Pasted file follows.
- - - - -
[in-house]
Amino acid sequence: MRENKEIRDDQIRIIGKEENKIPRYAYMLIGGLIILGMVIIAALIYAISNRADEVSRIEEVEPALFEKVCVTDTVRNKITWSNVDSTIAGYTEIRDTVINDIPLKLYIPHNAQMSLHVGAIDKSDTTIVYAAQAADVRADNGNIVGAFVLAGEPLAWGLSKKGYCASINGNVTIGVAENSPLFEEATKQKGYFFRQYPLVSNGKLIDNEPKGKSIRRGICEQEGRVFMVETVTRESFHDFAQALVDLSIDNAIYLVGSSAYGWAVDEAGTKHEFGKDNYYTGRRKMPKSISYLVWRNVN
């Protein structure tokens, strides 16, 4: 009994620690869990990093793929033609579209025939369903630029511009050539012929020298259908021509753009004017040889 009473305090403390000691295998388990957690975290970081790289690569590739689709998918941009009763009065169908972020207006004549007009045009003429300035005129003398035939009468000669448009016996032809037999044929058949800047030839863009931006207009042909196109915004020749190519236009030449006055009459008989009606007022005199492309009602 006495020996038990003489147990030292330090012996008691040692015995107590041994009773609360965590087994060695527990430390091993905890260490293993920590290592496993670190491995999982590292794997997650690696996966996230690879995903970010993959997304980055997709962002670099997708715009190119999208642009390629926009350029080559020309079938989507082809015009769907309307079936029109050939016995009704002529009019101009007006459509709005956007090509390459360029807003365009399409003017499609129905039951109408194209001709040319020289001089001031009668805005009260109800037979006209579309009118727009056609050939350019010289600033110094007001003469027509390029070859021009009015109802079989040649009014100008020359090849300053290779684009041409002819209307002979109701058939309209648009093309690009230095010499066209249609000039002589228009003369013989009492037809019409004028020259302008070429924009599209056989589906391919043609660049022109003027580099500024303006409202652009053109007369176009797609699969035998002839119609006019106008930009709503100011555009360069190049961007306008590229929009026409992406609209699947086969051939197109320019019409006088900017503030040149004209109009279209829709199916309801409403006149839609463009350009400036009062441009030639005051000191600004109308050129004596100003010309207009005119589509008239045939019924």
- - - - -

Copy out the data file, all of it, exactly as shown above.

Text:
[in-house]
Amino acid sequence: MRENKEIRDDQIRIIGKEENKIPRYAYMLIGGLIILGMVIIAALIYAISNRADEVSRIEEVEPALFEKVCVTDTVRNKITWSNVDSTIAGYTEIRDTVINDIPLKLYIPHNAQMSLHVGAIDKSDTTIVYAAQAADVRADNGNIVGAFVLAGEPLAWGLSKKGYCASINGNVTIGVAENSPLFEEATKQKGYFFRQYPLVSNGKLIDNEPKGKSIRRGICEQEGRVFMVETVTRESFHDFAQALVDLSIDNAIYLVGSSAYGWAVDEAGTKHEFGKDNYYTGRRKMPKSISYLVWRNVN
């Protein structure tokens, strides 16, 4: 009994620690869990990093793929033609579209025939369903630029511009050539012929020298259908021509753009004017040889 009473305090403390000691295998388990957690975290970081790289690569590739689709998918941009009763009065169908972020207006004549007009045009003429300035005129003398035939009468000669448009016996032809037999044929058949800047030839863009931006207009042909196109915004020749190519236009030449006055009459008989009606007022005199492309009602 006495020996038990003489147990030292330090012996008691040692015995107590041994009773609360965590087994060695527990430390091993905890260490293993920590290592496993670190491995999982590292794997997650690696996966996230690879995903970010993959997304980055997709962002670099997708715009190119999208642009390629926009350029080559020309079938989507082809015009769907309307079936029109050939016995009704002529009019101009007006459509709005956007090509390459360029807003365009399409003017499609129905039951109408194209001709040319020289001089001031009668805005009260109800037979006209579309009118727009056609050939350019010289600033110094007001003469027509390029070859021009009015109802079989040649009014100008020359090849300053290779684009041409002819209307002979109701058939309209648009093309690009230095010499066209249609000039002589228009003369013989009492037809019409004028020259302008070429924009599209056989589906391919043609660049022109003027580099500024303006409202652009053109007369176009797609699969035998002839119609006019106008930009709503100011555009360069190049961007306008590229929009026409992406609209699947086969051939197109320019019409006088900017503030040149004209109009279209829709199916309801409403006149839609463009350009400036009062441009030639005051000191600004109308050129004596100003010309207009005119589509008239045939019924």